Seeking self-identity in fashion advertising Fifty years ago, anyone would say Marylin Monroe was the most desirable woman of all time. Nowadays Gisele Bundchen is definitely the hottest chick in town. What has brought such dramatic change in the concept of female desired beauty and identity is undeniably media, or to be more specific, printed fashion advertisement. Glossy magazines with photoshopped images of models on the front covers drive girls crazy to reach a so-called beauty. Fashion advertising has the absolute power to define desired gender roles, female identity, and characteristics of upcoming generations of young girls.
In the article, “Controlling your reality” Paige Pfleger states “Reality television can also preserve old fashioned notions about sexual stereotyping. Women are encouraged to fulfill roles as “the slut” and are simultaneously devalued by doing so” sadly these are the types of stereotypes young girls and women grow up with (3). Little girls are told to act a certain way only for society to reject and humiliate them for it. In The Hunger Games Collins makes a point by sexually objectifying Glimmer, a career tribute, because she looks like the stereotype of sexy. In the novel Collins writes, “The girl tribute from District 1, looking provocative in a see-through gold gown…With that flowing blonde hair, emerald green eyes, her body tall and lush… she’s sexy all the way”(125).Collins makes it clear that society has a very specific image of what sexy should look like.
The media conform teens to believe in a false lifestyle. The media tries to conform the way we, as teens, live by showing us unrealistic lifestyles. They specifically target teen girls. Magazines and advertisements project to girls that all girls should wear a certain size or have a specific shape or figure. All the time the media makes girls think that in order to feel beautiful, popular, or desirable they have to look like these women seen on TV or in magazines.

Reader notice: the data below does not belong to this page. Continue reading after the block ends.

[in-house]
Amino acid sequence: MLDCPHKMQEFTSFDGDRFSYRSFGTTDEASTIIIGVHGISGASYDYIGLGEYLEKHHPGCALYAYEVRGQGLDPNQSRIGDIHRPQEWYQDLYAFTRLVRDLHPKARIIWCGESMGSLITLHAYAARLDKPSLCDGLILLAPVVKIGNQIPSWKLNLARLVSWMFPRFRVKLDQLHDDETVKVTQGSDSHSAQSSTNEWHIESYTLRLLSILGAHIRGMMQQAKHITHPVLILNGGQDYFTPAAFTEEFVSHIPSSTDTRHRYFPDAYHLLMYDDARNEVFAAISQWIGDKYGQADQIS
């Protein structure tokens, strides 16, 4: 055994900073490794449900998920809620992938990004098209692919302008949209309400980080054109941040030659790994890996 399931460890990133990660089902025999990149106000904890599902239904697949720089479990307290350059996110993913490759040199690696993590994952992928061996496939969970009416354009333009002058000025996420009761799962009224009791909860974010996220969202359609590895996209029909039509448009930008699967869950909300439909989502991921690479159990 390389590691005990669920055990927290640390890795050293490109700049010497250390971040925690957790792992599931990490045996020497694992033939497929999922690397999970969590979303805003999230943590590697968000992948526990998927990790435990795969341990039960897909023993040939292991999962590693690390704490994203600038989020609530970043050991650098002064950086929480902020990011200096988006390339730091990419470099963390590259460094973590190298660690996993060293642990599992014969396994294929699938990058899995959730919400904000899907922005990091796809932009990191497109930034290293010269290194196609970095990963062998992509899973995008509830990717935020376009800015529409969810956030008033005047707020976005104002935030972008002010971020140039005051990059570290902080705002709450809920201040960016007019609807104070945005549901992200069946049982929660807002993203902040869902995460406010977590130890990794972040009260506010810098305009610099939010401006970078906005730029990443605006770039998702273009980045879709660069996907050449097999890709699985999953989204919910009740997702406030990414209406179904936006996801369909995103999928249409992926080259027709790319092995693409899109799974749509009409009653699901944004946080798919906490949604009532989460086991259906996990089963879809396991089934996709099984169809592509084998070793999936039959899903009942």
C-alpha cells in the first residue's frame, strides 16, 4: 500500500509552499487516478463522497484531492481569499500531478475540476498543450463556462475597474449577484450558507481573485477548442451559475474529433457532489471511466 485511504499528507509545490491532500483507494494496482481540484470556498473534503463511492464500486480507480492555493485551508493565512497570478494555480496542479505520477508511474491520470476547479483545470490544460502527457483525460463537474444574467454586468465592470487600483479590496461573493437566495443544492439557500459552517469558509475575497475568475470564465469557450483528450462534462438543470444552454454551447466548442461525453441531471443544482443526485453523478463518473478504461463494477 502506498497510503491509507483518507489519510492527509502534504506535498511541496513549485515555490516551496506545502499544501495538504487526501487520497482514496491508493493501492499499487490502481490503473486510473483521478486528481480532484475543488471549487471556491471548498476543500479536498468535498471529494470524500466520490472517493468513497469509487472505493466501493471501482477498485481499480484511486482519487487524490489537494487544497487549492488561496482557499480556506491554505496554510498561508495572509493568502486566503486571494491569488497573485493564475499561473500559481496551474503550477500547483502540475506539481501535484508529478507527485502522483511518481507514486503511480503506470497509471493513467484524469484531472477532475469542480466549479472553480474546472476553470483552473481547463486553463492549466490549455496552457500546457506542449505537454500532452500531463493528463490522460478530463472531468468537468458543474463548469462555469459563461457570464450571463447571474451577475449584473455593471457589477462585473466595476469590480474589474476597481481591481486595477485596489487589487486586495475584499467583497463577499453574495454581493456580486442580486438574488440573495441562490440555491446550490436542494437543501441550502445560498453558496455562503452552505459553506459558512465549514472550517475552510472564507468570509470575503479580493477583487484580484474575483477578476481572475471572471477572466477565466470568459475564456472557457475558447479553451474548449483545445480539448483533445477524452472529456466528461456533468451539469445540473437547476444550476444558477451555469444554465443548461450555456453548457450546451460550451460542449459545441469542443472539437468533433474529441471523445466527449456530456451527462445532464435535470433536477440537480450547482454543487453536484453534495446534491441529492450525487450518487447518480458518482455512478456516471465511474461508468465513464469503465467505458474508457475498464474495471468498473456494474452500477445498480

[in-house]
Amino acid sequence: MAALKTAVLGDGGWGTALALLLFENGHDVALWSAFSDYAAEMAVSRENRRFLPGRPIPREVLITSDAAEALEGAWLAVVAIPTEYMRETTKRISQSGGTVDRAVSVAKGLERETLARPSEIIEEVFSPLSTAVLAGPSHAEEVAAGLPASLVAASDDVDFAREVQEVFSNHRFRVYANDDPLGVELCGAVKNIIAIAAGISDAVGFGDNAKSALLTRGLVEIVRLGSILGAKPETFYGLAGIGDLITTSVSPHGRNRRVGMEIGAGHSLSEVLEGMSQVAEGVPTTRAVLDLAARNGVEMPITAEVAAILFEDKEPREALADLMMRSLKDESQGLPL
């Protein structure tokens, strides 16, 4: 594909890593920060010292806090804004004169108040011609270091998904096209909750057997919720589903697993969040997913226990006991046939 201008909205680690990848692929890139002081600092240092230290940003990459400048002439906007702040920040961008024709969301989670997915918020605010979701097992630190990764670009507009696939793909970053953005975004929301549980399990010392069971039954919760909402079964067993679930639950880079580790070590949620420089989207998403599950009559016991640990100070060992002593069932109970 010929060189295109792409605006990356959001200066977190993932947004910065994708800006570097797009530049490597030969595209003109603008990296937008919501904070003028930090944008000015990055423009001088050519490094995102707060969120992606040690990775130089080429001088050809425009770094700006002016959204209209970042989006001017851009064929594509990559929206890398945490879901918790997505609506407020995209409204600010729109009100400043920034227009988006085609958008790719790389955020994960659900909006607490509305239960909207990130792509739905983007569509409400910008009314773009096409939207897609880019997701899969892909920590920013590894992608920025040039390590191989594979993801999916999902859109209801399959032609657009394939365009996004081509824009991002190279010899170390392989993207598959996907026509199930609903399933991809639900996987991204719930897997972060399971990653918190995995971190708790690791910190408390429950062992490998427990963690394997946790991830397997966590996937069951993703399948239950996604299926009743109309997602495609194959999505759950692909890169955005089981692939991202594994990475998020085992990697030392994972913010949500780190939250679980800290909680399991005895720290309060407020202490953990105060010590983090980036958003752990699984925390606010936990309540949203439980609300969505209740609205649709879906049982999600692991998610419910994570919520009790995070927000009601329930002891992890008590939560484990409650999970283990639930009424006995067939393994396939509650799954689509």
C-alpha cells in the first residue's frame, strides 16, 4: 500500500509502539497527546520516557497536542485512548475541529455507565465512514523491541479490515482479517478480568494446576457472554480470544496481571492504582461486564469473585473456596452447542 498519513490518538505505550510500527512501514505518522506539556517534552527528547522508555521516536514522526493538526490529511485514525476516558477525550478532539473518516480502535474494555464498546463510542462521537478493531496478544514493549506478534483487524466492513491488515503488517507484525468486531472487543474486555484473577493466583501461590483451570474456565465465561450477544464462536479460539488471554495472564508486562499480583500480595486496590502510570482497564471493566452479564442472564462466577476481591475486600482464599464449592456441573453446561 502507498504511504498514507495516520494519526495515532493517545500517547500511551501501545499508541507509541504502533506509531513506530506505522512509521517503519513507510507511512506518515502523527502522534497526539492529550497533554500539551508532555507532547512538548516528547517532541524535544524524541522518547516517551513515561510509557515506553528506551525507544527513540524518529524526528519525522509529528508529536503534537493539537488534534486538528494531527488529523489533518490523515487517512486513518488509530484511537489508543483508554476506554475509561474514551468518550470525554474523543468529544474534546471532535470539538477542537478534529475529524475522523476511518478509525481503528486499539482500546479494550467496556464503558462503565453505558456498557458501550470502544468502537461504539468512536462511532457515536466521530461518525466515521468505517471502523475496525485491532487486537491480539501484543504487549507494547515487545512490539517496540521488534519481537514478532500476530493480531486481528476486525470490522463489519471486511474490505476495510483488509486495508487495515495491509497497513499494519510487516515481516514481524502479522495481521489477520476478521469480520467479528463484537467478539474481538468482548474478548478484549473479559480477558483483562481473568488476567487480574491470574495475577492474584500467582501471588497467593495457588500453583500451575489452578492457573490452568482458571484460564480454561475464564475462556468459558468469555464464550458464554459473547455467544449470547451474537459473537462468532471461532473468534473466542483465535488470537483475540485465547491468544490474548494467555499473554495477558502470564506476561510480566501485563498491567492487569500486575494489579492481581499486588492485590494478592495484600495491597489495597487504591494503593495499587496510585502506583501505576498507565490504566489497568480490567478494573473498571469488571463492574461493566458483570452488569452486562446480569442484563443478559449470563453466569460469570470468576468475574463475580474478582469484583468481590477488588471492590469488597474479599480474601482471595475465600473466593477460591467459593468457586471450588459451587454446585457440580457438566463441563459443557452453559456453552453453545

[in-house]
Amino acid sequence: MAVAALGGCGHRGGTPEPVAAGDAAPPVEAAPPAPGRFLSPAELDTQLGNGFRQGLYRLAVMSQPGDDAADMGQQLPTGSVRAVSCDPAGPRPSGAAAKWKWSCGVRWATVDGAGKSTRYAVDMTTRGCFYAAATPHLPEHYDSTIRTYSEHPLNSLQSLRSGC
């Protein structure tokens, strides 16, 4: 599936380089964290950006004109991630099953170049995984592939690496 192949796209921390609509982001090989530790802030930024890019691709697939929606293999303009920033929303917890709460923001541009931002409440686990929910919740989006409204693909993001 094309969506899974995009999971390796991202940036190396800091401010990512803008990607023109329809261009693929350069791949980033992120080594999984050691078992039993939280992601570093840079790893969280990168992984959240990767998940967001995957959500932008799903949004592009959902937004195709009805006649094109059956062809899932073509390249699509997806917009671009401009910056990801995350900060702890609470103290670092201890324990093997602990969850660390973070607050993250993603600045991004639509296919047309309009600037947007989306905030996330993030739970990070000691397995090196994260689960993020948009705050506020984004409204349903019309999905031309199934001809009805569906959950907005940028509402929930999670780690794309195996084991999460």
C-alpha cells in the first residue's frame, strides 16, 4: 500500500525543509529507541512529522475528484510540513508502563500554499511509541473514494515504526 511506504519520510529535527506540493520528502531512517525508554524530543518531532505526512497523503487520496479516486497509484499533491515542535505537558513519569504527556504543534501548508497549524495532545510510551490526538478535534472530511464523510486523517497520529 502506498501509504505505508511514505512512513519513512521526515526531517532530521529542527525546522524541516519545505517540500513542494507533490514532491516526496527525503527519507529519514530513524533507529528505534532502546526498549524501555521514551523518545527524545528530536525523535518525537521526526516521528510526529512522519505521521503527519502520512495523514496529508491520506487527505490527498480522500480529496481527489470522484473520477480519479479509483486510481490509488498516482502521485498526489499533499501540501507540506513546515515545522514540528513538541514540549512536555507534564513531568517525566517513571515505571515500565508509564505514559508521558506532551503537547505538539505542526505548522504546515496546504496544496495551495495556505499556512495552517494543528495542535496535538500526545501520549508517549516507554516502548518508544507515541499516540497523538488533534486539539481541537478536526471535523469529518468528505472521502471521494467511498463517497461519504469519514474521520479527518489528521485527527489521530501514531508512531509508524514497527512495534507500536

All of the monologues shared a common theme of addressing women's issues and celebrating them in all its glory. Eve Ensler created the show based on a series of interviews she had with several types of women. The show's objective is to get rid of the embarrassment that is associated with the vagina as well as to make women feel comfortable talking about issues including rape, sexuality, childbirth, body image and many more. My favorite monologues were Hair, The "Wear and Say" Lists, My Angry Vagina and The Vagina Workshop. Particularly, Hair and My Angry Vagina discussed how society thinks the vagina should be hairless and smell like flowers and should not be left in its natural state.
The company target young women and girls who are future potential customers. The PINK brand message is: ‘We are here. We know what your life is and we know it is different from men’s life. We know that it is full of interesting events and our apparel fits to them’. PINK brand promises to share women’s values, attitudes and needs.